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November 20, 2015
Women of Color Featured as WALS Speakers

Five outstanding women join the 2015- 2016 Wednesday Afternoon Lecture Series roster, in an effort to promote the successes of women in science by the committee on women of color in biomedical careers, a subcommittee of the NIH working group on women in biomedical careers.

Dr. Brigid Hogan Dr. Paula Hammond Dr. Roberta Diaz-Brinton Dr. Vivian Cheung Dr. Yang Dan

The 2015-2016 WALS roster includes (from l) Dr. Brigid Hogan, Dr. Paula Hammond, Dr. Roberta Diaz-Brinton, Dr. Vivian Cheung and Dr. Yang Dan.

“Many women of color confront a number of challenges in finding a way into biomedicine and in staying there,” said Dr. Janine Austin Clayton, NIH associate director for research on women’s health and working group co-chair. “Role models and sponsorship are just two points, and NIH is working hard to address a range of factors related to the research enterprise that affect women in the scientific workforce.”

The sponsored additions bring the number of women on this season’s lecture roster to 17.

The dates and speakers are:

  • Dec. 16—Dr. Roberta Diaz-Brinton, R. Pete Vanderveen chair in therapeutic discovery and development, University of Southern California, is a recipient of the Presidential Citizens Medal by President Obama for her advocacy in increasing the number of minority students pursuing STEM. She has demonstrated that loss of ovarian hormones leads to activation of a sequence of compensatory responses that ultimately lead to the development of Alzheimer’s pathology.

  • Jan. 27, 2016—Dr. Yang Dan, professor of neurobiology, University of California, Berkeley, is a Howard Hughes Medical Institute investigator. Her research elucidates how visual information is encoded and processed in the mammalian brain and how neural circuits are shaped by visual experience.

  • Mar. 2—Dr. Vivian Cheung, geneticist, University of Michigan, is an HHMI investigator and National Academy of Medicine member. Her research with Dr. Richard Spielman characterized changes in DNA sequence and the effect on gene expression. They mapped and catalogued genetic differences among people from Asia, Africa and Europe; this analysis cemented the importance of regulatory or “junk” DNA.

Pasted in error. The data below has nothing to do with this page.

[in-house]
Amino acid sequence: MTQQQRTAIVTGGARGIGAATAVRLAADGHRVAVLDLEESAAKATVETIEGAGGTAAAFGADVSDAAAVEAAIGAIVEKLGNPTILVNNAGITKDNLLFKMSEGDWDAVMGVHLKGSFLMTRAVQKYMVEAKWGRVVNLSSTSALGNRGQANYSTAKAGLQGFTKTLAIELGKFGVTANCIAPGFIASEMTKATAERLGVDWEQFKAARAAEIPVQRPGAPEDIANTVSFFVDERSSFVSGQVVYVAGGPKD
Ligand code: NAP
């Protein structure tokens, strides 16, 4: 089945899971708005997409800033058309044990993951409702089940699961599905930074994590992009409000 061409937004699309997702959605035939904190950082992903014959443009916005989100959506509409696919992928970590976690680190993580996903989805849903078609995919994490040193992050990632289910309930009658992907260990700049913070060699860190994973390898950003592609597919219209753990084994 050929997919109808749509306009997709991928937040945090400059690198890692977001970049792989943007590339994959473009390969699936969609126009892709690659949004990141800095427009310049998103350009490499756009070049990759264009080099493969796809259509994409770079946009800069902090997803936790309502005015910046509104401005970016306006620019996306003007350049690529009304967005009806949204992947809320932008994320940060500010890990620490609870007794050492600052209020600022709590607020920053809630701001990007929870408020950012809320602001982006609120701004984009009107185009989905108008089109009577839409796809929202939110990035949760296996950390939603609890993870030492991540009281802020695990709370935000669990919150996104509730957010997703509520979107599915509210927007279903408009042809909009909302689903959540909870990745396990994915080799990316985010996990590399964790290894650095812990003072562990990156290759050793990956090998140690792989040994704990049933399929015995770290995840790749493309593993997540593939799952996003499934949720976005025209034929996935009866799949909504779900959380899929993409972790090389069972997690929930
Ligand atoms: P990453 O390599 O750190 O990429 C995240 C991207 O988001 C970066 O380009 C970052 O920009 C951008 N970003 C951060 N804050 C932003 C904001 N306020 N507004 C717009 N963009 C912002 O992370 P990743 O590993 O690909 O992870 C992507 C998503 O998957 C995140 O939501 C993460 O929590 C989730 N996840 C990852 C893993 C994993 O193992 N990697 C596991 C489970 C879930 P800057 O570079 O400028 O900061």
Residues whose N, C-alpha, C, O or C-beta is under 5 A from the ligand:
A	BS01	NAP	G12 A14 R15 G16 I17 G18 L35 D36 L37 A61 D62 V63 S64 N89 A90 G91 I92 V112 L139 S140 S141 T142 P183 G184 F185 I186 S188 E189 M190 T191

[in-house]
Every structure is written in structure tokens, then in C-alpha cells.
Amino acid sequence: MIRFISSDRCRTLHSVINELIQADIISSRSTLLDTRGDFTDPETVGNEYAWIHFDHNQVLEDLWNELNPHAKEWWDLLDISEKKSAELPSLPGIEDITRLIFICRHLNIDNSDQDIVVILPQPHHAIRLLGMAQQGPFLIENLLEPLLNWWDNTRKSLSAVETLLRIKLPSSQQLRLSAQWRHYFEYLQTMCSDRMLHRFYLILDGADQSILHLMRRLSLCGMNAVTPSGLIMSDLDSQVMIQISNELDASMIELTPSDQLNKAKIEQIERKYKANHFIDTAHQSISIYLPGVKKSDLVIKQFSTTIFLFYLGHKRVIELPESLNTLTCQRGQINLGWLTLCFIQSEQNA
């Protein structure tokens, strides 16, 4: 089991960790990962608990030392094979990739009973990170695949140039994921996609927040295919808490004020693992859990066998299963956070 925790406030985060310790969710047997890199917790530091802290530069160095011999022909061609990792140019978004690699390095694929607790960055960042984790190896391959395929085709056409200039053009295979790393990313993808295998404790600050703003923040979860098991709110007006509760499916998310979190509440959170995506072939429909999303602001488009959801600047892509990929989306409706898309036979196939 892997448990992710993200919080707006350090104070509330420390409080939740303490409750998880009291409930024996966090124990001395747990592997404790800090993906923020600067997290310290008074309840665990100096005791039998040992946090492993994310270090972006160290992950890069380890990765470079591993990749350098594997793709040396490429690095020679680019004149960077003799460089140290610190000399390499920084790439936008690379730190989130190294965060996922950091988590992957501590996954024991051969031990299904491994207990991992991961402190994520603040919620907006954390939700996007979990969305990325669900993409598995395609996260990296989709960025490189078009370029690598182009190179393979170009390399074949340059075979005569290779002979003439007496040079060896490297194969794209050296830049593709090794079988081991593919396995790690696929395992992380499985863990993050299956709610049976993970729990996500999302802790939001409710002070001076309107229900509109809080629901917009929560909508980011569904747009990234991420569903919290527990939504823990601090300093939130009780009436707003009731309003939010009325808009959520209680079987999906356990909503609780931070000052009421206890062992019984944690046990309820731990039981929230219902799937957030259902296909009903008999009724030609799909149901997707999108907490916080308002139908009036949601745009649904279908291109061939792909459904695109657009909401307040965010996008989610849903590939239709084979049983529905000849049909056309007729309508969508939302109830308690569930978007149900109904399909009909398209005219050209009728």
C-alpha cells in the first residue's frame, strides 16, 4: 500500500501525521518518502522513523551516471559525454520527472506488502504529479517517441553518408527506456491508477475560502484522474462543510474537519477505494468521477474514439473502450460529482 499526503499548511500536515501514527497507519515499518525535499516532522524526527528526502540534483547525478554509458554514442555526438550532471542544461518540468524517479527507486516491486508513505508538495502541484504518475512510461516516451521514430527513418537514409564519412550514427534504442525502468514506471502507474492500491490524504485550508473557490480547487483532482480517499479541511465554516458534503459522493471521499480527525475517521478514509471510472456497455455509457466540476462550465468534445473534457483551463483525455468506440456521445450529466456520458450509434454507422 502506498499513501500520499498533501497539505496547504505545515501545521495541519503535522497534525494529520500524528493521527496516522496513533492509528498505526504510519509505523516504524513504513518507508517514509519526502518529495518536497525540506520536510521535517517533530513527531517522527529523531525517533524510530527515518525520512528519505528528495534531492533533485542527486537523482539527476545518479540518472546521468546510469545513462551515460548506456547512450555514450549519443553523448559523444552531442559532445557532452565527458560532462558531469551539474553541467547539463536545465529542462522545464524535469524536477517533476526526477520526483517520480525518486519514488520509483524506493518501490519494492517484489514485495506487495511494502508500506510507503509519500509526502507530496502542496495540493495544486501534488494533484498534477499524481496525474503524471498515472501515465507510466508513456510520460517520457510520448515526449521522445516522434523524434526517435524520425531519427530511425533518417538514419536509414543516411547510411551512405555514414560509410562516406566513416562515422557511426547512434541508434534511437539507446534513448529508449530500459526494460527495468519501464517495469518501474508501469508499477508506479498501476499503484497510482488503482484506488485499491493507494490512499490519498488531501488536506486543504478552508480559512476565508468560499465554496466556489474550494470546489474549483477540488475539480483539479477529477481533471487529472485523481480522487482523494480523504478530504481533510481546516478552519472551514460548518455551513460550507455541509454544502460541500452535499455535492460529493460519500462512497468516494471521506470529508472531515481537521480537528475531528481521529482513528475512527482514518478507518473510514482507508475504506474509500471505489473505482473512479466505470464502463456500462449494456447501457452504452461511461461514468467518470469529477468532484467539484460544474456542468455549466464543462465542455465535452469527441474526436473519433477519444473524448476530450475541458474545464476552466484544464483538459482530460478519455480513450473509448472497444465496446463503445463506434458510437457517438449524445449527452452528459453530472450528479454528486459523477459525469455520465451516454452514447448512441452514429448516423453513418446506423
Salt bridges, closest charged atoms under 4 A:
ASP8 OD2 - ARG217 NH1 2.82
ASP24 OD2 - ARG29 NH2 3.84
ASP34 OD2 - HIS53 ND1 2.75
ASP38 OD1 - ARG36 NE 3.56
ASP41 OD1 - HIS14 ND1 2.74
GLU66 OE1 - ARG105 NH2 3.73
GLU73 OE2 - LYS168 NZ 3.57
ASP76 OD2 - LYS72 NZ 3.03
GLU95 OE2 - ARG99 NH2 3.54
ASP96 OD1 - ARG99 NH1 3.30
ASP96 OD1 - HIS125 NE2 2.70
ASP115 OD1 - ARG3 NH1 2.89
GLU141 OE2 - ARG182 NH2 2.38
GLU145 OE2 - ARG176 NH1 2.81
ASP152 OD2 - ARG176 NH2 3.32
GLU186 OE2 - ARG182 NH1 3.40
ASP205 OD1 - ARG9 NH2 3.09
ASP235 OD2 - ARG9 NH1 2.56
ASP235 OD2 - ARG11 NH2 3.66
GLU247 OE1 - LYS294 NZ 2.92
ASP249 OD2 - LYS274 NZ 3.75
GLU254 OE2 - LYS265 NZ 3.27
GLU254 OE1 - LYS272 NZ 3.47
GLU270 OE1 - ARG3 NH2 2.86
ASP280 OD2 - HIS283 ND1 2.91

• Mar. 23—Dr. Brigid Hogan, professor and chair, department of cell biology, Duke University, is an HHMI investigator, NAM member and fellow of the Royal Society. Her research focuses on stem cell techniques and transgenic technology. She is a leader in mammalian embryo manipulation techniques through her publication Manipulating the Mouse Embryo: A Laboratory Manual. Her current focus is the cellular and genetic mechanisms underlying the development, maintenance and repair of organs derived from embryonic foregut endoderm.

  • Apr. 13—Dr. Paula Hammond, head of the department of chemical engineering and David H. Koch chair professor of engineering, Massachusetts Institute of Technology, is a member of the 2013 class of the American Academy of Arts and Sciences, recipient of the AlChE Charles M.A. Stine Award and fellow of the American Physical Society. Her group focuses on the self-assembly of polymeric nanomaterials, with an emphasis on the use of electrostatics and other complementary interactions to generate functional materials with highly controlled architecture.

“Every one of these exemplary scientists was delighted to accept the invitation to be a speaker for the NIH Wednesday Afternoon Lecture Series,” said NIA deputy director Dr. Marie Bernard, committee co-chair. “We of the women of color committee are honored to facilitate their engagement with the NIH community.”

Lectures occur from 3 to 4 p.m. in Masur Auditorium, Bldg. 10.—Cerise Elliott

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